Madras HC: We require tolerance in the direction of different religions | Quashed FIRs towards C Lazarus
Madras High Court elucidated the need to maintain respect and tolerance towards other religious faiths while quashing FIRs registered against Christian evangelist Mohan C Lazarus.
The court quashed the FIRs after the Petitioner put forth an unconditional apology for his conduct and reprimanding him.
FIRs were filed against him under Section 153A, Section 295A, and Section 505 of the Indian Penal Code for deliberately hurting the religious sentiments of fellow citizens.
It was held by the court that while exercising a person’s fundamental right to practice, profess, or propagate a religion, it is subjected to reasonable restrictions.
“Spewing venom against another religious faith and developing hatred among the followers of a particular religion against another, defies the very purpose of religion, which is meant to help a human being evolve towards higher truths”
It was submitted that the Petitioner has a large following all across the globe and if that stands to be true then any demeaning statements towards any other religion might invoke hatred amongst people belonging to different faiths.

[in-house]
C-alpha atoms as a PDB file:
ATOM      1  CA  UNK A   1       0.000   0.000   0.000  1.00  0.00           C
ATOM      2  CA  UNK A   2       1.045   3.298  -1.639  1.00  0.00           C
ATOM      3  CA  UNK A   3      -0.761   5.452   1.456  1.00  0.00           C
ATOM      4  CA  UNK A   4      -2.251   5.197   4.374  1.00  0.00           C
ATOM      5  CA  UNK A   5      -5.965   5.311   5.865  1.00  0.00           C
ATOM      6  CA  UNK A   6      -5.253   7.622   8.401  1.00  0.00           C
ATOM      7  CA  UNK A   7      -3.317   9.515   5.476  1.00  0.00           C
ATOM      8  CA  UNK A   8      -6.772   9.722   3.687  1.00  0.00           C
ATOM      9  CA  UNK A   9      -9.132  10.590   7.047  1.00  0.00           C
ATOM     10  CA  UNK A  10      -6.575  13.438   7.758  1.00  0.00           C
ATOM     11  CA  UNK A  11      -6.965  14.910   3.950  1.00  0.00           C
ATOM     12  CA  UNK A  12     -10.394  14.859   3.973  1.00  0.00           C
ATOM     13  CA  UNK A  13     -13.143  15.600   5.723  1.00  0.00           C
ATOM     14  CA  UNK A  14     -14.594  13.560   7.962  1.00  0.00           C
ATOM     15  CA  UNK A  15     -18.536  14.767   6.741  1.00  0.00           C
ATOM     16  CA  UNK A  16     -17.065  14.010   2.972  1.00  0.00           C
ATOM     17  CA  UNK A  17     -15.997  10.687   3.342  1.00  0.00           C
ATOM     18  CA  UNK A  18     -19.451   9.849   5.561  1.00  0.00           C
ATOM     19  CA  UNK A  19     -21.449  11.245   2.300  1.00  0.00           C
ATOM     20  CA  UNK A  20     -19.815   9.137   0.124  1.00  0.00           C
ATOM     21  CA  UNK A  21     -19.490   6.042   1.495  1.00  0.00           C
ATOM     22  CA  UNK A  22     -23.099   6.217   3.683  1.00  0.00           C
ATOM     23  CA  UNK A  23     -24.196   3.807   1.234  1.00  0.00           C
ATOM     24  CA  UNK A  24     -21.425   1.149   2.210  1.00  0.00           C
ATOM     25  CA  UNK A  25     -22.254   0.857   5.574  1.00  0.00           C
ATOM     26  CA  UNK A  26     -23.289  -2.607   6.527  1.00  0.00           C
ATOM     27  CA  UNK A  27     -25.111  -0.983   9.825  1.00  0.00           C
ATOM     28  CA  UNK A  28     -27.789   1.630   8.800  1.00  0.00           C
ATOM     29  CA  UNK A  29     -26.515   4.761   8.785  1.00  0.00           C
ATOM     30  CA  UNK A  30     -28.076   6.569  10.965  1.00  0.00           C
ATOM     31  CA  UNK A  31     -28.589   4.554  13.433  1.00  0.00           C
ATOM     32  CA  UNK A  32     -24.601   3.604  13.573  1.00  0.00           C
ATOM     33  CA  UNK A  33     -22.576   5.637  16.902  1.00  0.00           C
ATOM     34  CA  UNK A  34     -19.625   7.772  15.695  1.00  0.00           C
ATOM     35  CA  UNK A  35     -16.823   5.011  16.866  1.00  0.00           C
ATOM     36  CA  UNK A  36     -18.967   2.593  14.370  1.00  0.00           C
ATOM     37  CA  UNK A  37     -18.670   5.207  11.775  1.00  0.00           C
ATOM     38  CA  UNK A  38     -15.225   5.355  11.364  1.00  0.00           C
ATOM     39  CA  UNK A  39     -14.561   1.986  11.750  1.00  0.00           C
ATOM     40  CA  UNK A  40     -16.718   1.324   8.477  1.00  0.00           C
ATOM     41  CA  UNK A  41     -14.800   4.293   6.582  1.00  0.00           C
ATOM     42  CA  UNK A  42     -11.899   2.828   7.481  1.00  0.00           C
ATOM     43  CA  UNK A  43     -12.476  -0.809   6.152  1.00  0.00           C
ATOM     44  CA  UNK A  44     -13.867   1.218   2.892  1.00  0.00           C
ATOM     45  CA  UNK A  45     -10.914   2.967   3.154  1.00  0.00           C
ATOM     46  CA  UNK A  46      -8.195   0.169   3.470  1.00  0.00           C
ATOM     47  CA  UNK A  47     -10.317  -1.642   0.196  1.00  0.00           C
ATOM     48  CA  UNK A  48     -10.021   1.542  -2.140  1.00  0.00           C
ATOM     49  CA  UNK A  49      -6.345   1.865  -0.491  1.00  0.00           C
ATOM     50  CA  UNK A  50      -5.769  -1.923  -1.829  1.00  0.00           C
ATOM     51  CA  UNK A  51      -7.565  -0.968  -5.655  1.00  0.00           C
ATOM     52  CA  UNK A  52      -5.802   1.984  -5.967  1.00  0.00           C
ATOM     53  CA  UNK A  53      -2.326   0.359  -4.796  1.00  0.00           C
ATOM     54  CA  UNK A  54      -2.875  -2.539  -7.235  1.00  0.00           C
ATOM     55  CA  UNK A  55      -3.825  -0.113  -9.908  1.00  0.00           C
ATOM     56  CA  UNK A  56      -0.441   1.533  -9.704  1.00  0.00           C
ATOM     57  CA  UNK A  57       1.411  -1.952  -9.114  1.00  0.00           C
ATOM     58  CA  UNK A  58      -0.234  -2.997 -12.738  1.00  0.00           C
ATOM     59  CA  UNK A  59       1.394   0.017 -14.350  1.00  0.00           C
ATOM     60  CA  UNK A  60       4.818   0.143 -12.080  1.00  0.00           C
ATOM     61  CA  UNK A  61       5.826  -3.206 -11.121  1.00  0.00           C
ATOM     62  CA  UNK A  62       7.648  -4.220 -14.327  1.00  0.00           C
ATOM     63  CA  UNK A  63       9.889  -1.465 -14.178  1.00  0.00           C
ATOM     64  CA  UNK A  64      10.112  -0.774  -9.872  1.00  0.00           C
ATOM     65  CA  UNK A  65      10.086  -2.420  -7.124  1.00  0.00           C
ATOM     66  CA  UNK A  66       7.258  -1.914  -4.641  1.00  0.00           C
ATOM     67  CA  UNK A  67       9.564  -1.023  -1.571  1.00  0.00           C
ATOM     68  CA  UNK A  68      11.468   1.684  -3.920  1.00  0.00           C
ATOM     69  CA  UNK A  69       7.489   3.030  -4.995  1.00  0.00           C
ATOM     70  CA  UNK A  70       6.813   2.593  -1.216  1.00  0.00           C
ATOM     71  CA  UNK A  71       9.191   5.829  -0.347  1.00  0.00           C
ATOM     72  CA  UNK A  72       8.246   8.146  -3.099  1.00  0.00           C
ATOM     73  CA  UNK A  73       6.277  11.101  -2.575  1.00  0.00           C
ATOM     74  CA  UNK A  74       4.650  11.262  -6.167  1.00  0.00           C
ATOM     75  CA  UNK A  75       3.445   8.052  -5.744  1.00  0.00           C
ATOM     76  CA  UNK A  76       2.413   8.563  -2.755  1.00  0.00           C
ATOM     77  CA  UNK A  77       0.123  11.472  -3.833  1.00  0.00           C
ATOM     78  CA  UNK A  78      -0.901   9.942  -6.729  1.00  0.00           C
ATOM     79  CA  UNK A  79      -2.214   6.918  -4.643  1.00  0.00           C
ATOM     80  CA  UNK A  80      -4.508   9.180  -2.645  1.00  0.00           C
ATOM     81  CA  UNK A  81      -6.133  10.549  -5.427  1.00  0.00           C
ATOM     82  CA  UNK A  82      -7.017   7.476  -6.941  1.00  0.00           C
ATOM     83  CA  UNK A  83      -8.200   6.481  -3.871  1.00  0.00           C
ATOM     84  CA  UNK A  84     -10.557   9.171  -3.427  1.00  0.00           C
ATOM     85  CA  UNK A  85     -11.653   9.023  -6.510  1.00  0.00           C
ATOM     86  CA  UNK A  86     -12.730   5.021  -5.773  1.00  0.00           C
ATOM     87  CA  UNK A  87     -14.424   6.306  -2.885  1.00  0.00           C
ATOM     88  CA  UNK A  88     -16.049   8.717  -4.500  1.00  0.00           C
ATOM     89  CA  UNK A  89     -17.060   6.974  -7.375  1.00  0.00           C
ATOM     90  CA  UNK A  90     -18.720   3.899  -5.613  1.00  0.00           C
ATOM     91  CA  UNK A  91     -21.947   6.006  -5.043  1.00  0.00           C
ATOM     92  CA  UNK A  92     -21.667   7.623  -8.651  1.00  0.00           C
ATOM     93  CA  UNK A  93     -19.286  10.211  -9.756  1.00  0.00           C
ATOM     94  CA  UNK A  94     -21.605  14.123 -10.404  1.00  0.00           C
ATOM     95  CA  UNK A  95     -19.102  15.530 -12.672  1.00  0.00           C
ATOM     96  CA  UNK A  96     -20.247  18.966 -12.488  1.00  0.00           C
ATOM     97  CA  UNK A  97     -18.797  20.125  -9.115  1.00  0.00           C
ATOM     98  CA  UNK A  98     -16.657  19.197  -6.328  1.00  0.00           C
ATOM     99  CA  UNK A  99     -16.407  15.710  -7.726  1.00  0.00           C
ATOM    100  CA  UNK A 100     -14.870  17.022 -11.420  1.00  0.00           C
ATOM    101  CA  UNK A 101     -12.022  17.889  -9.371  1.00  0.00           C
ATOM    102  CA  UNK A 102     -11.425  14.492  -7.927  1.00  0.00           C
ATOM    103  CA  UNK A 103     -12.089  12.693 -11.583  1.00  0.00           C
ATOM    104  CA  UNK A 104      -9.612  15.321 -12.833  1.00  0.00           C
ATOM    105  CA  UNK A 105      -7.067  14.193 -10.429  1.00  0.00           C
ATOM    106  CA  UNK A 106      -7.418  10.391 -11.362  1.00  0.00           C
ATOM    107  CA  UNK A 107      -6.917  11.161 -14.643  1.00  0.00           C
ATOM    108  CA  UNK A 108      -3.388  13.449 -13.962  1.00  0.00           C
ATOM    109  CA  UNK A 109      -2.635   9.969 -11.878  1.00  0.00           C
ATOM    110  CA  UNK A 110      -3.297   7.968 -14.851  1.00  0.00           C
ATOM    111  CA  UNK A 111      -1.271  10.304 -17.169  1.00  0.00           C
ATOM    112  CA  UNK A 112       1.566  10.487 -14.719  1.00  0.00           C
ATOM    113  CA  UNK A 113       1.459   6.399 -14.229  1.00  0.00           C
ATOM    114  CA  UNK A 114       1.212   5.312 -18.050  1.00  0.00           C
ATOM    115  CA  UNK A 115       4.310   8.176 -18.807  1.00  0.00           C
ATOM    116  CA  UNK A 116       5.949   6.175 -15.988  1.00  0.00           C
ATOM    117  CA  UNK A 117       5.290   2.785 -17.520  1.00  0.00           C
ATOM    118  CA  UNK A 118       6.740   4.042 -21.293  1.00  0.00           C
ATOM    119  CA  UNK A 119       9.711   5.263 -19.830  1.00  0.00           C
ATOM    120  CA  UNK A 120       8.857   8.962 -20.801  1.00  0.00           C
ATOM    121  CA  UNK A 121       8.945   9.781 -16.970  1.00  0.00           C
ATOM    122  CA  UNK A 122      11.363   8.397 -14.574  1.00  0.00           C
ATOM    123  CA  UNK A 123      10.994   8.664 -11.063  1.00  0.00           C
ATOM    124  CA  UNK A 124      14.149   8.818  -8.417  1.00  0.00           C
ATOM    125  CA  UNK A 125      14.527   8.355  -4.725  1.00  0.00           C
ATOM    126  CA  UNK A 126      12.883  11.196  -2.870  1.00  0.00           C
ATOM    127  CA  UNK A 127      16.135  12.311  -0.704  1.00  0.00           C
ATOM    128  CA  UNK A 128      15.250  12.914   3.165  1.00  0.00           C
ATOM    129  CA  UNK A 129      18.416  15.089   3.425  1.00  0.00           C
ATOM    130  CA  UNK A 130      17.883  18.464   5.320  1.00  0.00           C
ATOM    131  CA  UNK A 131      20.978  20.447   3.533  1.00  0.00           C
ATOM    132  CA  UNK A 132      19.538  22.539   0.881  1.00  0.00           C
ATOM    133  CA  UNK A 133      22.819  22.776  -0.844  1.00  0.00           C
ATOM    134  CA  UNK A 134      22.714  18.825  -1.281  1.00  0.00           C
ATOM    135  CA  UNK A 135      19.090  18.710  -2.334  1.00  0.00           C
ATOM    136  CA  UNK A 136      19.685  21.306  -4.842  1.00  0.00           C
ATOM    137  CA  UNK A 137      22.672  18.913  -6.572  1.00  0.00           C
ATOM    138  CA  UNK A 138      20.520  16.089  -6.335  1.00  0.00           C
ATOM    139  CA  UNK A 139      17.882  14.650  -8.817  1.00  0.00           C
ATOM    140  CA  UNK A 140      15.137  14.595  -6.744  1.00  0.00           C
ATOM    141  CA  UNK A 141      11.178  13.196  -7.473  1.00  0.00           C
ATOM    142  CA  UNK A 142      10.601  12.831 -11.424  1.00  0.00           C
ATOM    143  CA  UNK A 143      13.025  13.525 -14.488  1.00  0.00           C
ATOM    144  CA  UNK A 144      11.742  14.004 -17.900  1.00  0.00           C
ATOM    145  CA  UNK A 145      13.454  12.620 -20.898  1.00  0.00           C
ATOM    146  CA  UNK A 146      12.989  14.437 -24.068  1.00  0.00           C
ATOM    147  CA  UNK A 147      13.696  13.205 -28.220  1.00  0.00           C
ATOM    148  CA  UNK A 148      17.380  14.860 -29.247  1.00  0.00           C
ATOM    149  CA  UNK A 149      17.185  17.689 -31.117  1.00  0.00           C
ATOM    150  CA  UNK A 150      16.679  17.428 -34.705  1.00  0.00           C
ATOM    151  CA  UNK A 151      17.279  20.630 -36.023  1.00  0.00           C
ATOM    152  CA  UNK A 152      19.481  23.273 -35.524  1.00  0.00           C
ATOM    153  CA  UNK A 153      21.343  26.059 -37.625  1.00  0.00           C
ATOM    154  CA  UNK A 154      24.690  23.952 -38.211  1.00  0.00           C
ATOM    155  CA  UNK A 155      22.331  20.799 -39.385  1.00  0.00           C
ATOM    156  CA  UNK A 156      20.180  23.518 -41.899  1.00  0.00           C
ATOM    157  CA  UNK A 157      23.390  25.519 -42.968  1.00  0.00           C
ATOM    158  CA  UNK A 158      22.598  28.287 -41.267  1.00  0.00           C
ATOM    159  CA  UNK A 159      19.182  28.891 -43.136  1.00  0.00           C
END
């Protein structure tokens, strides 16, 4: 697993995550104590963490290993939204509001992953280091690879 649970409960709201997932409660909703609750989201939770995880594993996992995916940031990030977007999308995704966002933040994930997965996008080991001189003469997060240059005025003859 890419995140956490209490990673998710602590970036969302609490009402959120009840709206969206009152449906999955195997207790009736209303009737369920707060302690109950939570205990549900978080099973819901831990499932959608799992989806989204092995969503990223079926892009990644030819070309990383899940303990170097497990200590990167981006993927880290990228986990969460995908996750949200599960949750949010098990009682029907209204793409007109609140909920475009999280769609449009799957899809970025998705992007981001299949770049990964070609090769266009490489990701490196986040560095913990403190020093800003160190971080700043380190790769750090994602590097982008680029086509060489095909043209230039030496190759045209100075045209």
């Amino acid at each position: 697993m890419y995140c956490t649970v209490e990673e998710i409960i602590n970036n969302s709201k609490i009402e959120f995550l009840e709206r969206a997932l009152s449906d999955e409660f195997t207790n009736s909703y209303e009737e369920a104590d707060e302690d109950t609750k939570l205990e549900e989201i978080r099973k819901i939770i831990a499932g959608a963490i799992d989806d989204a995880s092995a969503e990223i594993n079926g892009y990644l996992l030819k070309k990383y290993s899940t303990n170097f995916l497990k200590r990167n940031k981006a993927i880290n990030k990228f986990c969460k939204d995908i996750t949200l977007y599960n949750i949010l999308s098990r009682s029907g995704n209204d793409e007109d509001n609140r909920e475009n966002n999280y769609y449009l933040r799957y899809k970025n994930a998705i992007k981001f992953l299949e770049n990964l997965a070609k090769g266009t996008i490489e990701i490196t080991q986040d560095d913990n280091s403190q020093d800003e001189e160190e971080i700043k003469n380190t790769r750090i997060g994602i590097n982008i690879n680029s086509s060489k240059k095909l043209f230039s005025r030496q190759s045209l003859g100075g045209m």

Any person who holds such an influential position is to carry with caution as they bear a greater responsibility while uttering anything.
The court also emphasized that it is spirituality is not a medium for competition between different religions to establish one’s supremacy over the other.
Indian Constitution promotes secularism as part of the basic structure which is based on equal tolerance towards all religions and faiths unlike anti-religious interpretation of the Western World.
Being intolerant would not only lead to differences amongst the people but as a direct consequence peace and tranquillity of the society will also be disturbed.
The court opined that all influential religious leaders must exercise caution while propagating any religious ideals, it cannot be at the cost of injuring the religious sentiments and rights of other citizens.
It was also observed by the court that misconceptions and extremities in the name of religious practices or beliefs stand to jeopardize the very fabric of our society by inciting hatred and violence.